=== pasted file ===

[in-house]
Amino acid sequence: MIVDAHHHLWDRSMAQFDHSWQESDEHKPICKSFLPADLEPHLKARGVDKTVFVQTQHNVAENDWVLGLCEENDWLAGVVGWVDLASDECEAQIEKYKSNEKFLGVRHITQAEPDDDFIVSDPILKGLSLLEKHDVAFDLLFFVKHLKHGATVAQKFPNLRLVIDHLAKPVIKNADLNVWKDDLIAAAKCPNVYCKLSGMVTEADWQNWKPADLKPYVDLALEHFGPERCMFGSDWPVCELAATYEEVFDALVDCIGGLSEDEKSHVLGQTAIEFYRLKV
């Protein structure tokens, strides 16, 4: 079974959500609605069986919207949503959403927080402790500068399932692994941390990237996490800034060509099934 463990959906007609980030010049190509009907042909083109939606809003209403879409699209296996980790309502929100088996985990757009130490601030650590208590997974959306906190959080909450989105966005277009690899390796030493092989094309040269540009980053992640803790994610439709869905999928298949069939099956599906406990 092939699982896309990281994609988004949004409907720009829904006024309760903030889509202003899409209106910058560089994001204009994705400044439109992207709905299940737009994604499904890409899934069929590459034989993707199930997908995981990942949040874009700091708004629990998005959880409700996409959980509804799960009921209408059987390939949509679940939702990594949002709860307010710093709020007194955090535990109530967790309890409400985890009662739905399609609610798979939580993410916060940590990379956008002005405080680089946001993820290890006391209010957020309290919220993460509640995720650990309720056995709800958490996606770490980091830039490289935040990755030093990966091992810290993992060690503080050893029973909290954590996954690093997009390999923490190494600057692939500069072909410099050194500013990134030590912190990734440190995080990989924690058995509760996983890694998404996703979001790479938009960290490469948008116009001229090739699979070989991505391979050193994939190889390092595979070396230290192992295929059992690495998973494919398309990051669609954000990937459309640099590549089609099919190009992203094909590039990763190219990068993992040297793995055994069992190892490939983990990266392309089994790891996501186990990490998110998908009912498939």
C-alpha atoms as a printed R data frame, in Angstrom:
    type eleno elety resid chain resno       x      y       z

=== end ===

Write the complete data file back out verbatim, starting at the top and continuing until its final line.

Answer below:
[in-house]
Amino acid sequence: MIVDAHHHLWDRSMAQFDHSWQESDEHKPICKSFLPADLEPHLKARGVDKTVFVQTQHNVAENDWVLGLCEENDWLAGVVGWVDLASDECEAQIEKYKSNEKFLGVRHITQAEPDDDFIVSDPILKGLSLLEKHDVAFDLLFFVKHLKHGATVAQKFPNLRLVIDHLAKPVIKNADLNVWKDDLIAAAKCPNVYCKLSGMVTEADWQNWKPADLKPYVDLALEHFGPERCMFGSDWPVCELAATYEEVFDALVDCIGGLSEDEKSHVLGQTAIEFYRLKV
């Protein structure tokens, strides 16, 4: 079974959500609605069986919207949503959403927080402790500068399932692994941390990237996490800034060509099934 463990959906007609980030010049190509009907042909083109939606809003209403879409699209296996980790309502929100088996985990757009130490601030650590208590997974959306906190959080909450989105966005277009690899390796030493092989094309040269540009980053992640803790994610439709869905999928298949069939099956599906406990 092939699982896309990281994609988004949004409907720009829904006024309760903030889509202003899409209106910058560089994001204009994705400044439109992207709905299940737009994604499904890409899934069929590459034989993707199930997908995981990942949040874009700091708004629990998005959880409700996409959980509804799960009921209408059987390939949509679940939702990594949002709860307010710093709020007194955090535990109530967790309890409400985890009662739905399609609610798979939580993410916060940590990379956008002005405080680089946001993820290890006391209010957020309290919220993460509640995720650990309720056995709800958490996606770490980091830039490289935040990755030093990966091992810290993992060690503080050893029973909290954590996954690093997009390999923490190494600057692939500069072909410099050194500013990134030590912190990734440190995080990989924690058995509760996983890694998404996703979001790479938009960290490469948008116009001229090739699979070989991505391979050193994939190889390092595979070396230290192992295929059992690495998973494919398309990051669609954000990937459309640099590549089609099919190009992203094909590039990763190219990068993992040297793995055994069992190892490939983990990266392309089994790891996501186990990490998110998908009912498939």
C-alpha atoms as a printed R data frame, in Angstrom:
    type eleno elety resid chain resno       x      y       z